[0030] To achieve the desired forces F1, F2, a first spring-loading means S1 is provided to push the brush 10 in a first direction D1, and a second (weaker) spring-loaded means S2 is provided to push the brush 10 in a second direction D2. The first spring-loading means S1 can include a powerful spring 18 as known from the conventional brush assembly, to achieve a strong force F1, with a release clip 17 to allow the spring 18 to be removed when a worn brush must be replaced by a new brush. In this exemplary embodiment, the second spring-loaded means S2 is provided with a low-friction plate 13 and a relatively weak spring-loaded means 19 so that the brush 10 is not prevented from moving relative to this plate 13 when pushed in the first direction D1 in response to force F1.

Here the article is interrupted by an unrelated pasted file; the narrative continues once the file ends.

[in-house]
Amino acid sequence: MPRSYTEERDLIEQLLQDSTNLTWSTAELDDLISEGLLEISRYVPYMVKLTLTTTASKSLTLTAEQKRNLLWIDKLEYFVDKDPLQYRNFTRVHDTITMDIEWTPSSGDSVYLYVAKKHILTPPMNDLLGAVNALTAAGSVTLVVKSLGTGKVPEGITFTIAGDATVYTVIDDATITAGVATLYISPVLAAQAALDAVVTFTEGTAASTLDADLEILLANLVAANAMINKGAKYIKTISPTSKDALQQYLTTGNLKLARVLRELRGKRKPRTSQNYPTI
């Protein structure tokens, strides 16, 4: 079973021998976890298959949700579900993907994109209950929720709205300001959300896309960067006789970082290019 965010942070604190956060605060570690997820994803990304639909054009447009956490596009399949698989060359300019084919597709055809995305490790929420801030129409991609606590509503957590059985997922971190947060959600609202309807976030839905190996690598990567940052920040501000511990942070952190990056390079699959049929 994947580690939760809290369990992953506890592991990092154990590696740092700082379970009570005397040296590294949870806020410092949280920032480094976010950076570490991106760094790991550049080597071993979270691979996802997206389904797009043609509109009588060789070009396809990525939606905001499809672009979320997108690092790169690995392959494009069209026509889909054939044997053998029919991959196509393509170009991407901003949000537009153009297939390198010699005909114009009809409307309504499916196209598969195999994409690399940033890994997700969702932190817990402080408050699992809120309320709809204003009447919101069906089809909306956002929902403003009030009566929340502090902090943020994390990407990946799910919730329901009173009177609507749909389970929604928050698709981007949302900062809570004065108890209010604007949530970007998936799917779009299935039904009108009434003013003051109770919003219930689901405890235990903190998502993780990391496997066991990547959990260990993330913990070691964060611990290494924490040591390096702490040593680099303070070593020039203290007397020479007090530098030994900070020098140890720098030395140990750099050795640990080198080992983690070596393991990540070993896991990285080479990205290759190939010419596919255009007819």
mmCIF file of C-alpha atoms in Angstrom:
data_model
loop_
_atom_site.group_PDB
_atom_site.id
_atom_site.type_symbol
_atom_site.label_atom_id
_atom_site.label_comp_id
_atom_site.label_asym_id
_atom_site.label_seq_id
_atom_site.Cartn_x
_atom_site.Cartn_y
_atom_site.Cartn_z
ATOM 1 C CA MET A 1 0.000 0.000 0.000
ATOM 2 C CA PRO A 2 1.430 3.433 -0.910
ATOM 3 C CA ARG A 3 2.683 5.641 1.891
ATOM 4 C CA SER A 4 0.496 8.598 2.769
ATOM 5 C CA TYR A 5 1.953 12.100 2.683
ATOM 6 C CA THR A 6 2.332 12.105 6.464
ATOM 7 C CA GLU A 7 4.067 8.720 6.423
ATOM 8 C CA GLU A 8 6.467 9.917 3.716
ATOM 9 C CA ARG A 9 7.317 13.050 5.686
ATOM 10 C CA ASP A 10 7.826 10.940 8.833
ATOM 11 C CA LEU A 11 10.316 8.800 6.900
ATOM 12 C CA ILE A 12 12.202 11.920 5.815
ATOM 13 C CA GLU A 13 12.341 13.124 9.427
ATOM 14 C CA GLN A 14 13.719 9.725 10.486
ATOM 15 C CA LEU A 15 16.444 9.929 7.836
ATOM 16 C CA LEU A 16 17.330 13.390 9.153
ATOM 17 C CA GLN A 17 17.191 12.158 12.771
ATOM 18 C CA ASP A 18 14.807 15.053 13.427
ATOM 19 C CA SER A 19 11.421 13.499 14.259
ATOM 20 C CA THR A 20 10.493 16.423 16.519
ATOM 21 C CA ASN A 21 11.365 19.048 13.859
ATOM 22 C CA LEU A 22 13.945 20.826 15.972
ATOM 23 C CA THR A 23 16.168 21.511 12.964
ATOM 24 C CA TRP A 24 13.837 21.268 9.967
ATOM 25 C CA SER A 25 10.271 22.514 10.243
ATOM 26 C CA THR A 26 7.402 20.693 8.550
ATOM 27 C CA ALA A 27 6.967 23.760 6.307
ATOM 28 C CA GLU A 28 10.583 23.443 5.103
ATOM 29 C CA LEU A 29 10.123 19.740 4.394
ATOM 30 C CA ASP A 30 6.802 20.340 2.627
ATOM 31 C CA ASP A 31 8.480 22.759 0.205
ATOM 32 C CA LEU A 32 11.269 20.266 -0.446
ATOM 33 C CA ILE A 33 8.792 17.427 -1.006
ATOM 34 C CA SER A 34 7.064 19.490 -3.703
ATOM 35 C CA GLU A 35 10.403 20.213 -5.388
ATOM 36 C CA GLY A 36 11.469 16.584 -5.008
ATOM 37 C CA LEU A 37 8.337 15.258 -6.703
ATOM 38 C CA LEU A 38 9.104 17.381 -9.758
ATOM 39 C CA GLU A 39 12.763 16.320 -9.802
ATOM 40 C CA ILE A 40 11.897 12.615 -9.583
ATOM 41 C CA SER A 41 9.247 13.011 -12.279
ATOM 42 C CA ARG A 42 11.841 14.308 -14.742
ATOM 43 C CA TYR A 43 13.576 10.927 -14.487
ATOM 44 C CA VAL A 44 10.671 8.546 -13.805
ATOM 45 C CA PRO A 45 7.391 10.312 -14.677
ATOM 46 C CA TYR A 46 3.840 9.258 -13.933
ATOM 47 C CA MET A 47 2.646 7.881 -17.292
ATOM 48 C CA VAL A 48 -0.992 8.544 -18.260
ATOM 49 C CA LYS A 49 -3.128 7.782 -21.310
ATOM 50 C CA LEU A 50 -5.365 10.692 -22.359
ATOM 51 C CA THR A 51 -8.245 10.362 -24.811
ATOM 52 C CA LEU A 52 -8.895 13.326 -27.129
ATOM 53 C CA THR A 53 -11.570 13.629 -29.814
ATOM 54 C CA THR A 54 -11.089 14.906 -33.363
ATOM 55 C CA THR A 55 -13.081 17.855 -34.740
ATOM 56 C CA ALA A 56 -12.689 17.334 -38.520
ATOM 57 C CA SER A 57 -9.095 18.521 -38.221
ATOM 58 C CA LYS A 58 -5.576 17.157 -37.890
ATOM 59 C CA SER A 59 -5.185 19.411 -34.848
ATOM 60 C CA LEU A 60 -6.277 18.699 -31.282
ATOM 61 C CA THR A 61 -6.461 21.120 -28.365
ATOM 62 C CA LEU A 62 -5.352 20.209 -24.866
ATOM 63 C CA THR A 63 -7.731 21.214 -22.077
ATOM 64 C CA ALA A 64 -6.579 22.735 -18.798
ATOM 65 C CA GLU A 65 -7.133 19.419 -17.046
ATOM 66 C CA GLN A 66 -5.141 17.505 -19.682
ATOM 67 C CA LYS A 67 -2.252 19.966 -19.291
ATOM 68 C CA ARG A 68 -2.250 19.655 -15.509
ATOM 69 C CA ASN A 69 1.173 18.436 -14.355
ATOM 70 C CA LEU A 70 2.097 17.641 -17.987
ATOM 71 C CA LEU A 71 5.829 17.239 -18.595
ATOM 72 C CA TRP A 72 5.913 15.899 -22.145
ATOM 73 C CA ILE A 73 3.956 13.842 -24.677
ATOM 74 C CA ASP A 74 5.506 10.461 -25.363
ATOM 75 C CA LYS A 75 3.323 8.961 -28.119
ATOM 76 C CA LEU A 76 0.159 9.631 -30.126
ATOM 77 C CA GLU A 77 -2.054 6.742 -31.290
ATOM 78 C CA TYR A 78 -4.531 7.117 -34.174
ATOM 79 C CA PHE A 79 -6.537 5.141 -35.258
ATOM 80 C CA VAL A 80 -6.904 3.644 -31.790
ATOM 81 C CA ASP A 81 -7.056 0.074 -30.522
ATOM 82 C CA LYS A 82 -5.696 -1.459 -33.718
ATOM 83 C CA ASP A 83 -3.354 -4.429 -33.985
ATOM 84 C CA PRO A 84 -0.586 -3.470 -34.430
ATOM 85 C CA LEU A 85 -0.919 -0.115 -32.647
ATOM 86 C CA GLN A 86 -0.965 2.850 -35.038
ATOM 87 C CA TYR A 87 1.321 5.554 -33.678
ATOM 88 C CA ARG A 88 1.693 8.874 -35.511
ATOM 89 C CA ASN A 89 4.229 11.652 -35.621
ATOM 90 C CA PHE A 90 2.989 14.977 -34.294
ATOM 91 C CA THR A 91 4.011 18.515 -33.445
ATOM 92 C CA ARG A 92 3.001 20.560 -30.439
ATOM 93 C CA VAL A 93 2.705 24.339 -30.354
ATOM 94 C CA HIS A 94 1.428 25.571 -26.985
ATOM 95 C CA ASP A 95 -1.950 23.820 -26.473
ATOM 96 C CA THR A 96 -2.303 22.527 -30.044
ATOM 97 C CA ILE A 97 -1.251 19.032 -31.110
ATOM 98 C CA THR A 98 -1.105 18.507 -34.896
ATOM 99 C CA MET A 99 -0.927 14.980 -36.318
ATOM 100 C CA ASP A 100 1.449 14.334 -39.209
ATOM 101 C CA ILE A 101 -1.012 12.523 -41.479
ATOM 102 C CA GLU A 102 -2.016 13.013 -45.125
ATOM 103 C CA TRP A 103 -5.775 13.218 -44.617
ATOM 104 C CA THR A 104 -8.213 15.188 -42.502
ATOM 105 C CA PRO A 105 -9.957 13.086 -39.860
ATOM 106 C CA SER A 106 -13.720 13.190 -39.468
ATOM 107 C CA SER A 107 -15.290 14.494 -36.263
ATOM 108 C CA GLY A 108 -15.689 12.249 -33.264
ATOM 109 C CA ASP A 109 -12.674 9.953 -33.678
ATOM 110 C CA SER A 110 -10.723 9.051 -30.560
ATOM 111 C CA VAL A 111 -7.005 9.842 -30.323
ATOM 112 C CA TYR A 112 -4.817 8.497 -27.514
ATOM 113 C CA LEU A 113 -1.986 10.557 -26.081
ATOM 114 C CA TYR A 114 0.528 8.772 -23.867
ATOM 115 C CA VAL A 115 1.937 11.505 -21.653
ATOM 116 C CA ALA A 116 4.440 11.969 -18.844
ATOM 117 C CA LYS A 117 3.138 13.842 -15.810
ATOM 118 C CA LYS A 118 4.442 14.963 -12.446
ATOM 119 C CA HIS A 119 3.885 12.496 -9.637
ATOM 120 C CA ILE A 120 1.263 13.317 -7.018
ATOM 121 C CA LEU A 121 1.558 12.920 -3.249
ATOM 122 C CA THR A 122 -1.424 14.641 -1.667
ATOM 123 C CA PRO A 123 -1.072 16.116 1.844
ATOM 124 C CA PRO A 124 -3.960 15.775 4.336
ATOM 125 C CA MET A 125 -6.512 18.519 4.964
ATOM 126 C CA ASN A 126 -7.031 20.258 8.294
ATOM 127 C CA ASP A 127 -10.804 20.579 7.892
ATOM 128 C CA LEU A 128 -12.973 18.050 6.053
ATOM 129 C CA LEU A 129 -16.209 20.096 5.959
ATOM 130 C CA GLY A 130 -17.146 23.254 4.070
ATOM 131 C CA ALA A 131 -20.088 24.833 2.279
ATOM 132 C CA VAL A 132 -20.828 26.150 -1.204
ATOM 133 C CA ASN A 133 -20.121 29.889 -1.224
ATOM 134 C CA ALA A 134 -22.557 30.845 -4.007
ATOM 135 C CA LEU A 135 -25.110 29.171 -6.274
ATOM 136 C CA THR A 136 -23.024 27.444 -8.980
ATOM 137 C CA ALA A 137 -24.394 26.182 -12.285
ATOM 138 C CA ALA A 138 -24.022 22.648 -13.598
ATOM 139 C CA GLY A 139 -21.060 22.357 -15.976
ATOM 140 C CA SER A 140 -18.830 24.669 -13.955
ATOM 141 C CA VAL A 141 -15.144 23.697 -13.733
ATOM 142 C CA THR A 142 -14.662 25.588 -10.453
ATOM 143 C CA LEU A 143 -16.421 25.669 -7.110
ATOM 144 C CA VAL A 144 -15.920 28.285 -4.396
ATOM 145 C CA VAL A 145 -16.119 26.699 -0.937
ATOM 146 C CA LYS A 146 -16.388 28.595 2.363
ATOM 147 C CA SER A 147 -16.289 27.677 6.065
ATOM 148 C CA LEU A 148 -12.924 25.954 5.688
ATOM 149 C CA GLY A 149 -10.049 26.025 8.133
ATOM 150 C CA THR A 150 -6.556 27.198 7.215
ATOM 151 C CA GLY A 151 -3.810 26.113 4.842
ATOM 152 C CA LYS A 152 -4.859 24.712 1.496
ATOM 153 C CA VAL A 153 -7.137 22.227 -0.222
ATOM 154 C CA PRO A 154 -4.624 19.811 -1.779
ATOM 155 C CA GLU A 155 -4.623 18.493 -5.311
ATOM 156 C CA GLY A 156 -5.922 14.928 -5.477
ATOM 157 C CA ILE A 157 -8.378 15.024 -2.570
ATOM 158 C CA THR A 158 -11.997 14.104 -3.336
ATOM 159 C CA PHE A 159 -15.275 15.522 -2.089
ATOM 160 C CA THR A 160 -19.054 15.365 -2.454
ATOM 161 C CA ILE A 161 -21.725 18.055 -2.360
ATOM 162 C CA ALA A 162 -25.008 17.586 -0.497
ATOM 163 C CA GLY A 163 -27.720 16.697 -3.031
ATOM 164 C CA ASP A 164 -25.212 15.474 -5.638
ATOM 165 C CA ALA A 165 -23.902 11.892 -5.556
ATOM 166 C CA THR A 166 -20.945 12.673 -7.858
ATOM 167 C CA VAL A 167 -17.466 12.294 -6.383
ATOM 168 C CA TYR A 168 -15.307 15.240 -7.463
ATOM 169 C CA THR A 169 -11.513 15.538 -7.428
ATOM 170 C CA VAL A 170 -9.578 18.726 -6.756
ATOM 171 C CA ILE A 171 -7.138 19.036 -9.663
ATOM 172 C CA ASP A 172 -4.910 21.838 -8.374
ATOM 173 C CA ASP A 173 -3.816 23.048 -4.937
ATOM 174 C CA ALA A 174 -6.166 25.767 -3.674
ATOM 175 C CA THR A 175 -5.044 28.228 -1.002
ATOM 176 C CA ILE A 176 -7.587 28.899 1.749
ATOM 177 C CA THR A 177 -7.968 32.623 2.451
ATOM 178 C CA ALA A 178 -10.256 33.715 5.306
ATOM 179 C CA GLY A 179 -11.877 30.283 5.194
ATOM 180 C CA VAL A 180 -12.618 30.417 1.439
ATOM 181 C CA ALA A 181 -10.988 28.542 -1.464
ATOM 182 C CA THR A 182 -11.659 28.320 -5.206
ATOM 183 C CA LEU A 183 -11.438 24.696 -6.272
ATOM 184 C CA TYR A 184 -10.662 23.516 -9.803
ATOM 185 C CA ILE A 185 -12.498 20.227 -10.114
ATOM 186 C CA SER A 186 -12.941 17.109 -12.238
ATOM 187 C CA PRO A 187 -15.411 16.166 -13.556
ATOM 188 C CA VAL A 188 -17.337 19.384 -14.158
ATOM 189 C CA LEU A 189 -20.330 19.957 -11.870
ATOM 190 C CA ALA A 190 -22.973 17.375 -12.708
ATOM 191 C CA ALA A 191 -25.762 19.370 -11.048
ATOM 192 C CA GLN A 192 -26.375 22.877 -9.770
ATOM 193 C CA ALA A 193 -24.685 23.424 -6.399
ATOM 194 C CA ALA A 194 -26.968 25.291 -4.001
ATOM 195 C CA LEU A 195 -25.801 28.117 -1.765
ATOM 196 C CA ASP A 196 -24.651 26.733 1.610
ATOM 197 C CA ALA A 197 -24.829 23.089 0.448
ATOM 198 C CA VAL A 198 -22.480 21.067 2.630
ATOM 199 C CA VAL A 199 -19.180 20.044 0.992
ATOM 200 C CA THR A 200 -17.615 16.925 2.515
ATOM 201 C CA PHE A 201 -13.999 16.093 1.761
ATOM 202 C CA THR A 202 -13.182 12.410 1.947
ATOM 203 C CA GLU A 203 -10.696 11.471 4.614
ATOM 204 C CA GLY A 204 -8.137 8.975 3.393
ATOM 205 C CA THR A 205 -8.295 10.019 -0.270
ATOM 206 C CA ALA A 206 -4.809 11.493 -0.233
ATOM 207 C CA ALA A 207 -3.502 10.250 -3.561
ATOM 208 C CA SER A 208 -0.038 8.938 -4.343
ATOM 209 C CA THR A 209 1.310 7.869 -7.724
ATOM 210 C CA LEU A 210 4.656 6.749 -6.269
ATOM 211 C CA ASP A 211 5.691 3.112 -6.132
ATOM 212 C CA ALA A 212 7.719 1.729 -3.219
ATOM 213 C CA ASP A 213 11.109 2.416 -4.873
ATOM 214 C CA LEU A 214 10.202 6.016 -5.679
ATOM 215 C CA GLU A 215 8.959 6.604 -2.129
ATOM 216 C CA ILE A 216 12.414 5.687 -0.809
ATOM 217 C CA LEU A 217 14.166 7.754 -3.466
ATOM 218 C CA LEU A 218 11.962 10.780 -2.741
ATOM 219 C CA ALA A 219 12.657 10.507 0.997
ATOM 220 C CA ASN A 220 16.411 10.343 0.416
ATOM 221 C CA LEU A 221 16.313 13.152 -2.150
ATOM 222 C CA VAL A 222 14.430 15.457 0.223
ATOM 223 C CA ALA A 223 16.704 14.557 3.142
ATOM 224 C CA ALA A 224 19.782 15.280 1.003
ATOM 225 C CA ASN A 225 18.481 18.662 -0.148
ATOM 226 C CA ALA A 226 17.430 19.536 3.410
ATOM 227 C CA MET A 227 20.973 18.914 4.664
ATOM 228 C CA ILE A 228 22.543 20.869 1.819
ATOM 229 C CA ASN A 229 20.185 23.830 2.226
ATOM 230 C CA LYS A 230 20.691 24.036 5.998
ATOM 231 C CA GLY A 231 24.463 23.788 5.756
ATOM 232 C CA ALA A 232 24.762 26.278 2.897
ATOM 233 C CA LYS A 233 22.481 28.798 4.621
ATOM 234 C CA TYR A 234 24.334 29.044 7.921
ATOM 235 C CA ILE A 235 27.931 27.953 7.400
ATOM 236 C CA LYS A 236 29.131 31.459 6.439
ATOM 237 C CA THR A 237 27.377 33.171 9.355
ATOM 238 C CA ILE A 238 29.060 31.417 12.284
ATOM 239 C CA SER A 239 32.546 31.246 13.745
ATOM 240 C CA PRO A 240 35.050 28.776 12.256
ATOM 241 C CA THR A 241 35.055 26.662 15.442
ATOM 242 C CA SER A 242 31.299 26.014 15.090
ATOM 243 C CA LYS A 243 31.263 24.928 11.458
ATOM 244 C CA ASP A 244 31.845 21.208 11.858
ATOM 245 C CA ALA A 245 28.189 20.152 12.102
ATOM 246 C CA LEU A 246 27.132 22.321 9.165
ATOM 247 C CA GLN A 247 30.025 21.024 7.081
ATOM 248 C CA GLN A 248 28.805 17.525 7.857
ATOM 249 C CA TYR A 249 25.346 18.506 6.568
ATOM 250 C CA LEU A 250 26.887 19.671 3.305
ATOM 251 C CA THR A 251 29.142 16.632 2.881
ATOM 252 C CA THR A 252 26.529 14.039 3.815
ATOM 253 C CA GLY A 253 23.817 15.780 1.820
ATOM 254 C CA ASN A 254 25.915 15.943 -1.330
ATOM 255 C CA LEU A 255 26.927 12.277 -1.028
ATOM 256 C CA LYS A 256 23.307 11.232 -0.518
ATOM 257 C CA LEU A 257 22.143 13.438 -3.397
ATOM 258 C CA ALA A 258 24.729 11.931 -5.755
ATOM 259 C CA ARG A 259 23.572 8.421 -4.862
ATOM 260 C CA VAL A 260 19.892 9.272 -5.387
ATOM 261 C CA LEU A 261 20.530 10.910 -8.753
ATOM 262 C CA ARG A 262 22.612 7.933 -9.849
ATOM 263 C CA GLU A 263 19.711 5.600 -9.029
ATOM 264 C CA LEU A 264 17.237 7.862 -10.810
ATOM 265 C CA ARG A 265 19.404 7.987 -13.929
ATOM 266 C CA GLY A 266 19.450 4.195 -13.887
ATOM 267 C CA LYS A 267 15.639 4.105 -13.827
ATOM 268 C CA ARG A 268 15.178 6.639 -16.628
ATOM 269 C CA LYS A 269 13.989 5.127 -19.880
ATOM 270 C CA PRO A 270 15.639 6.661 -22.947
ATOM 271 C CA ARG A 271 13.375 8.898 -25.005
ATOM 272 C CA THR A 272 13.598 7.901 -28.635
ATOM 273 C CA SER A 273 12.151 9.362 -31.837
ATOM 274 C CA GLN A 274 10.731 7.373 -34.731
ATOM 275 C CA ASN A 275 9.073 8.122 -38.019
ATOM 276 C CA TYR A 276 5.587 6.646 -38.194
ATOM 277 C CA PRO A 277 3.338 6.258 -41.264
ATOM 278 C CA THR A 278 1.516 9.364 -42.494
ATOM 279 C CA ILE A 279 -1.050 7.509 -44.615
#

[0031] In the embodiment shown in Fig 2, the brush assembly 1 deploys only a block-shaped brush 10 that is not attached to any brush cable, and which is transports lightning current directly between the supporting structure and the sliding structure, through the exposed faces 101, 102 of the brush 10. In the embodiment shown in Fig 3 and Fig 4, the brush assembly 1 also includes a brush cable 14. Here, the brush cable 14 is provided as an integral part of the brush 10. One end of the brush cable 14 effectively terminates in the body of the brush 10. The other end of the brush cable 14 terminates in a connector 140 with which an electrical connection may be made between the brush cable 14 and the supporting structure to which the brush assembly 1 is mounted. The brush cable 14 may serve to continuously guide relatively small trickle currents Ileak to ground, for example.